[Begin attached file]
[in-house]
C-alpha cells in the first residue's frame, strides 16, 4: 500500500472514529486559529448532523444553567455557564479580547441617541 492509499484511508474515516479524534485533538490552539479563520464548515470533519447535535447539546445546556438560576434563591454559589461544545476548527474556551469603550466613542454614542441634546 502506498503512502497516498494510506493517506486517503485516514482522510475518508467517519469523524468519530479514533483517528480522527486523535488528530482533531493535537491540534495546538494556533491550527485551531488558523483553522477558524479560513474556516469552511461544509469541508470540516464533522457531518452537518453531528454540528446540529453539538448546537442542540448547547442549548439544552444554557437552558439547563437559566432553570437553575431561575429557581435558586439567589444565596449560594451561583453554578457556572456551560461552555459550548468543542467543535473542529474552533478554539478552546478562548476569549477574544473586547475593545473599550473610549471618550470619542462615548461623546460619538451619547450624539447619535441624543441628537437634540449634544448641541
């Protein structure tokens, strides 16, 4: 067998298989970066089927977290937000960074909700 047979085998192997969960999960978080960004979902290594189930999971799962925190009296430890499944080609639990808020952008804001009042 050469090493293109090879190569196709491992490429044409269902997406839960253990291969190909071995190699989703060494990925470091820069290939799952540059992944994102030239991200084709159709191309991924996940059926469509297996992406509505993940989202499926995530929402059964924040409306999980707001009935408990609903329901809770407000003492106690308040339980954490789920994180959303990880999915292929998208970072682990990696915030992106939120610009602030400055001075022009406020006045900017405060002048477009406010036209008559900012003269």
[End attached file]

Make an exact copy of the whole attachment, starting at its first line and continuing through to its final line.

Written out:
[in-house]
C-alpha cells in the first residue's frame, strides 16, 4: 500500500472514529486559529448532523444553567455557564479580547441617541 492509499484511508474515516479524534485533538490552539479563520464548515470533519447535535447539546445546556438560576434563591454559589461544545476548527474556551469603550466613542454614542441634546 502506498503512502497516498494510506493517506486517503485516514482522510475518508467517519469523524468519530479514533483517528480522527486523535488528530482533531493535537491540534495546538494556533491550527485551531488558523483553522477558524479560513474556516469552511461544509469541508470540516464533522457531518452537518453531528454540528446540529453539538448546537442542540448547547442549548439544552444554557437552558439547563437559566432553570437553575431561575429557581435558586439567589444565596449560594451561583453554578457556572456551560461552555459550548468543542467543535473542529474552533478554539478552546478562548476569549477574544473586547475593545473599550473610549471618550470619542462615548461623546460619538451619547450624539447619535441624543441628537437634540449634544448641541
């Protein structure tokens, strides 16, 4: 067998298989970066089927977290937000960074909700 047979085998192997969960999960978080960004979902290594189930999971799962925190009296430890499944080609639990808020952008804001009042 050469090493293109090879190569196709491992490429044409269902997406839960253990291969190909071995190699989703060494990925470091820069290939799952540059992944994102030239991200084709159709191309991924996940059926469509297996992406509505993940989202499926995530929402059964924040409306999980707001009935408990609903329901809770407000003492106690308040339980954490789920994180959303990880999915292929998208970072682990990696915030992106939120610009602030400055001075022009406020006045900017405060002048477009406010036209008559900012003269």